All three share some characteristics. They were talented writers who have a long list of published works in both fiction and non-fiction. All three were self-taught naval enthusiasts who became noted experts on naval affairs. Of the three, only Bond served as a naval officer, and he didn't make a career at it. And all three were largely motivated by a drive to understand the naval balance of their own day.
The first of these individuals was Fred T. Jane, whose 1898 All the World's Fighting Ships was really what later wargame designers would call a "data annex" for his set of wargame rules, simply called the Naval War Game. Jane was one of the first popular authors to point out the importance of technical points such as armor thickness and placement and power plant horsepower, not to mention coal capacity as vital in naval affairs. Jane's naval wargame didn't become a big mass-market success, but his data annex crew into an annual series of publications that's still the standard reference today. Jane was born in 1865, just as the Ironclad era was beginning and died in the middle of World War I. His active era covered the dawn of the modern warship era, with the 1898 Jane's appearing fortuitously during the Spanish-American War.
Fletcher Pratt was born in 1897, a year before that war, and lived to see the dawn of the nuclear Navy, passing in 1956. Pratt's active era in wargame design was on the cusp of World War II, with his Naval Wargame rules being published in 1940. They earned considerable notice for correctly predicting that the German pocket battleship Graf Spee was, in fact, not a match for three British cruisers -- in contrast to the conventional wisdom. Pratt's wargame was the standard for naval gamers for a generation, with dog-eared copies becoming cherished possessions among naval gamers. One of my first gaming experiences was playing with modified Fletcher Pratt rules on the deck of the Battleship Massachusetts in 1970.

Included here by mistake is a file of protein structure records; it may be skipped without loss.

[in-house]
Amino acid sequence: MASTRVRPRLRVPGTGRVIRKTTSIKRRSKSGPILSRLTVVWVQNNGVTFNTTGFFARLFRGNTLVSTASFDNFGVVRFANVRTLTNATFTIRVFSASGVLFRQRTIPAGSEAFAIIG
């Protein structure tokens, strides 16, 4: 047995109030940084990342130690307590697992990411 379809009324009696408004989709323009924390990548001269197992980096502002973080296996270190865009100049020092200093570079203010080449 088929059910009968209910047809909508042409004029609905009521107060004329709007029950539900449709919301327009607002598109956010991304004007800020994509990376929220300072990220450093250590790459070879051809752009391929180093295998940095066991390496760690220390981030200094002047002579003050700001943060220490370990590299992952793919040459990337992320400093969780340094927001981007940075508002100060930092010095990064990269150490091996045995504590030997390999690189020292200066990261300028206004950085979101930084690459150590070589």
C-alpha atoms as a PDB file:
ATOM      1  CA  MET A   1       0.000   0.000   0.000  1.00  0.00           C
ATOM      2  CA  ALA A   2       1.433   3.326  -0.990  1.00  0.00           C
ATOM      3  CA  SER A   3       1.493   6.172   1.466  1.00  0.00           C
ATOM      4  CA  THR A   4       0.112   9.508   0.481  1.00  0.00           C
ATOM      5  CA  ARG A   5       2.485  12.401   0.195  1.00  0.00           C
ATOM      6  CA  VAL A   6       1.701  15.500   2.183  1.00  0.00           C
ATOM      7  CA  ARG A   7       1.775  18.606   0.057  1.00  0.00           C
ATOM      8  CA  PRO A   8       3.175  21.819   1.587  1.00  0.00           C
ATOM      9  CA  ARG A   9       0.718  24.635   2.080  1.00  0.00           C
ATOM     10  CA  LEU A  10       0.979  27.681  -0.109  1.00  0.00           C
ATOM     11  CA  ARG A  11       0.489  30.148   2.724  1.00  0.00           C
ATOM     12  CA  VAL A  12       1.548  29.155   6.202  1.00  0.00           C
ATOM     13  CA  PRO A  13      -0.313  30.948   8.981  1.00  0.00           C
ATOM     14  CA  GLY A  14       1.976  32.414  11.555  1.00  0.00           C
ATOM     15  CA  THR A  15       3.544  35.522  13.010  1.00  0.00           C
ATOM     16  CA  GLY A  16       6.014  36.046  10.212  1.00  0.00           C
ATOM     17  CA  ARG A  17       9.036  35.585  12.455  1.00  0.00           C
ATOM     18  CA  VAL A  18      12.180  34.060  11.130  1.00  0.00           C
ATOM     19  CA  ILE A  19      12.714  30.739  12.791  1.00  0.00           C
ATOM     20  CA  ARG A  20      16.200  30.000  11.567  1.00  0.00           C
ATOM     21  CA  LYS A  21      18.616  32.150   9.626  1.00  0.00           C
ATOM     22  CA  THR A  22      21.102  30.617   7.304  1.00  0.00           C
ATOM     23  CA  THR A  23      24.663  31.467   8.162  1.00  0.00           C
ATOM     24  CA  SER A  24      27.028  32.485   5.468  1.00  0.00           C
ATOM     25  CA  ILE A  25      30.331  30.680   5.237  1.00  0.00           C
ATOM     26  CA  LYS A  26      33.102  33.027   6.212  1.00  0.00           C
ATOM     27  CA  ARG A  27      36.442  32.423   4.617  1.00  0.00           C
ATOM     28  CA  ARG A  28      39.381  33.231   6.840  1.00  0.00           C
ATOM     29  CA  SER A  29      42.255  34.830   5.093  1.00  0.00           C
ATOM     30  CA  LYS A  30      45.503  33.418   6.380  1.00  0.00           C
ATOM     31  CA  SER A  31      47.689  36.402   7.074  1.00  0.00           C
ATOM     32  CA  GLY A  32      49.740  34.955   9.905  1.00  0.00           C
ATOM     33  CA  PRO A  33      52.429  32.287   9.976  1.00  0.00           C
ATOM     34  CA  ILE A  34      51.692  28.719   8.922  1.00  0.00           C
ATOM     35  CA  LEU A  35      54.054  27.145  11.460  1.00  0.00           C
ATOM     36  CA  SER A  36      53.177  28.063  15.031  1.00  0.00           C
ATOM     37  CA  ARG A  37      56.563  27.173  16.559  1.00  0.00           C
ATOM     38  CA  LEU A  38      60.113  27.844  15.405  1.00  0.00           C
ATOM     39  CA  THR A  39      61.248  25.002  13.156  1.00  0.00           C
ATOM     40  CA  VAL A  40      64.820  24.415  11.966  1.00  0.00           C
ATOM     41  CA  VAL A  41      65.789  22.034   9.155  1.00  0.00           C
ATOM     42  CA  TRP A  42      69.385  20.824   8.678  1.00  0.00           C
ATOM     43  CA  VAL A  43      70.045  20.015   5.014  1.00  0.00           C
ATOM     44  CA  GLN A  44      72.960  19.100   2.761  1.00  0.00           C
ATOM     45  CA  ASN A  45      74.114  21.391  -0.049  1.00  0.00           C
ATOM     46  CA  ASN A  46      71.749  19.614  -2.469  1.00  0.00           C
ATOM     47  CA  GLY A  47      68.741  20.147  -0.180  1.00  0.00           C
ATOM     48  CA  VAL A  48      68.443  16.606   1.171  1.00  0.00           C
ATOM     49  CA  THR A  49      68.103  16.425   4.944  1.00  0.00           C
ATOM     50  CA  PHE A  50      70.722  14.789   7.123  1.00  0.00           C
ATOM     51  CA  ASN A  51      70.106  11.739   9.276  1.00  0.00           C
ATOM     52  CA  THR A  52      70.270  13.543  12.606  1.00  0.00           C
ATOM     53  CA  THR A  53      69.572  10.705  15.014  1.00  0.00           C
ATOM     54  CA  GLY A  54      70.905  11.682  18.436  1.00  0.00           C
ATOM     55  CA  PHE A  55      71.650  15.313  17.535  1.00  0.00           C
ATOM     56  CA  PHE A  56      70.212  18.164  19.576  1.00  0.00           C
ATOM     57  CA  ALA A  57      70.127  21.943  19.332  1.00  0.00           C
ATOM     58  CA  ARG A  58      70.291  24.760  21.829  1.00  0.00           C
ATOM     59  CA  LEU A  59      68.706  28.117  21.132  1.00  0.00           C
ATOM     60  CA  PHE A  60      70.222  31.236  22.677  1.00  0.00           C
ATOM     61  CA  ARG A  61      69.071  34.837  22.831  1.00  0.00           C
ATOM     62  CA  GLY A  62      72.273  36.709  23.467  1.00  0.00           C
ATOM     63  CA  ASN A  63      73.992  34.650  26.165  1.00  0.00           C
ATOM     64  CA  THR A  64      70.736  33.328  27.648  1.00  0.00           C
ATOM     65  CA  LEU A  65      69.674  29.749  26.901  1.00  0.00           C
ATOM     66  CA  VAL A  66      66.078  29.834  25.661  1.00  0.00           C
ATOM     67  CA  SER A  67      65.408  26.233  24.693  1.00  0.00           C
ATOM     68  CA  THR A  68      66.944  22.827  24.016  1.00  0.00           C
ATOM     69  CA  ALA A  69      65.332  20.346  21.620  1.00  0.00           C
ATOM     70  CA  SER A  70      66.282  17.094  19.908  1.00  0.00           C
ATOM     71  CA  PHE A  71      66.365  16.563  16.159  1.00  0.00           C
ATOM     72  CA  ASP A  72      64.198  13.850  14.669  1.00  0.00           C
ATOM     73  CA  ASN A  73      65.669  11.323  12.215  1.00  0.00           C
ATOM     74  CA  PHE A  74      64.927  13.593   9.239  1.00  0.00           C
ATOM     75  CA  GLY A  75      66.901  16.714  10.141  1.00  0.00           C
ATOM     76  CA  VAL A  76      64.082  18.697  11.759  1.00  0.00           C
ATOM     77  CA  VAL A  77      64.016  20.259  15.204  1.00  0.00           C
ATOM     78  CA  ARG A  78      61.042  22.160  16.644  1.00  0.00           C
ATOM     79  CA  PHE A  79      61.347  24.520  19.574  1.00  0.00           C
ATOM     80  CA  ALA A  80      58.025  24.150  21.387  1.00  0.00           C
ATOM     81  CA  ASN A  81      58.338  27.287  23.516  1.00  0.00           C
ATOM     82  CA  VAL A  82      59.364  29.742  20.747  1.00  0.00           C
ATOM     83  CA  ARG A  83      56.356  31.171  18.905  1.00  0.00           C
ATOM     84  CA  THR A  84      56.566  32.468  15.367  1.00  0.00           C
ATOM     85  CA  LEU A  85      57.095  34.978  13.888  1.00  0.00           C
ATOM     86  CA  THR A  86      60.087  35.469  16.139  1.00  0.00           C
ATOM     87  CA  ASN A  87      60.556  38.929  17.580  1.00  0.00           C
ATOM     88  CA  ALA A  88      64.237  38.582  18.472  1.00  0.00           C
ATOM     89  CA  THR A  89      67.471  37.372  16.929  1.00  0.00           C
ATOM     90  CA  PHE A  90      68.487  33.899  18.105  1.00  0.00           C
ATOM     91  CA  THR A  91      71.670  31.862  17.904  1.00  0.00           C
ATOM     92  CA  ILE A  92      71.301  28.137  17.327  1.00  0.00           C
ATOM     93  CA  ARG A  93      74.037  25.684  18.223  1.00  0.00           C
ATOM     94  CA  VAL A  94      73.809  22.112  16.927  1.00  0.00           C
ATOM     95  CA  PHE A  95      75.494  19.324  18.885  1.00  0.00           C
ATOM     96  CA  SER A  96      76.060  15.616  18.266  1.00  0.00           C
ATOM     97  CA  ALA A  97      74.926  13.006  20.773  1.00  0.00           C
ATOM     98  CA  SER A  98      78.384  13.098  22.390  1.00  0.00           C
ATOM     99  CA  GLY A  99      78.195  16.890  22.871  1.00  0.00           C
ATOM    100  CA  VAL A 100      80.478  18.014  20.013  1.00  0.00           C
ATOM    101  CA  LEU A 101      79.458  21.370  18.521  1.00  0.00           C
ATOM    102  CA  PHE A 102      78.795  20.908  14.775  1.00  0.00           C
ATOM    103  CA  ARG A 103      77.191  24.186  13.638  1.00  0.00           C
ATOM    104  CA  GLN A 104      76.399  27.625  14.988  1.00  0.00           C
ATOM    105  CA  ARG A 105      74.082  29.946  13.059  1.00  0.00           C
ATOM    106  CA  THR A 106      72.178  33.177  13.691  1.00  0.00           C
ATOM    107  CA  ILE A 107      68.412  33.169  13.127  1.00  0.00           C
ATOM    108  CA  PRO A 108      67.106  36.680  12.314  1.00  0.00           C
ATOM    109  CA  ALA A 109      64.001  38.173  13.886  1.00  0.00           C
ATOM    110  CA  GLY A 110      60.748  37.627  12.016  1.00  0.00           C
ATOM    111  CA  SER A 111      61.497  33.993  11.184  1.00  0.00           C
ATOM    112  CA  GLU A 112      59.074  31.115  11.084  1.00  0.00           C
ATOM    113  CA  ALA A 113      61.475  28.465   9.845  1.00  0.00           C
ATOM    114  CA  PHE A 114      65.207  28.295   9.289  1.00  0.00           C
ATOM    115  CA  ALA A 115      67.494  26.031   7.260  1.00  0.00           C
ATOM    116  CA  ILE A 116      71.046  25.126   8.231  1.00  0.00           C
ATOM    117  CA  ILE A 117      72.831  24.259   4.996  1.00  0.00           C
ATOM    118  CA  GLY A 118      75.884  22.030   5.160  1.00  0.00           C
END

But even by then there were stirrings among hobbyists that Fletcher Pratt's rules were getting long in the tooth and alternative designs were beginning to appear. Naturally the area where Pratt's rules were most lacking was dealing with naval developments since World War II.
So Larry Bond's Harpoon rules, appearing on 1980, filled a real void. While not the first modern-era naval rules to appear, Harpoon was the best, combining realism with playability and being flexible enough to evolve as naval technology continued to develop. Bond, born in 1952, was a child of the Cold War and served a tour as a surface warfare line officer aboard a destroyer. His rules are not parochial, though, and treat every dimension of naval warfare, air, surface, underwater and electronic. Bond's Harpoon rules are so comprehensive that he really has no competitor on modern topics, although he has long been moving into earlier eras as well. As a matter of fact his latest project is harmonizing his rules sets, currently divided into three eras (dreadnought, WWII and modern) into one comprehensive set covering all naval warfare since the beginning of the 20th Century -- indeed, right back to the era covered by Fred T. Jane's original rules. And so naval gaming comes full circle: Jane, Pratt, Bond and back to Jane.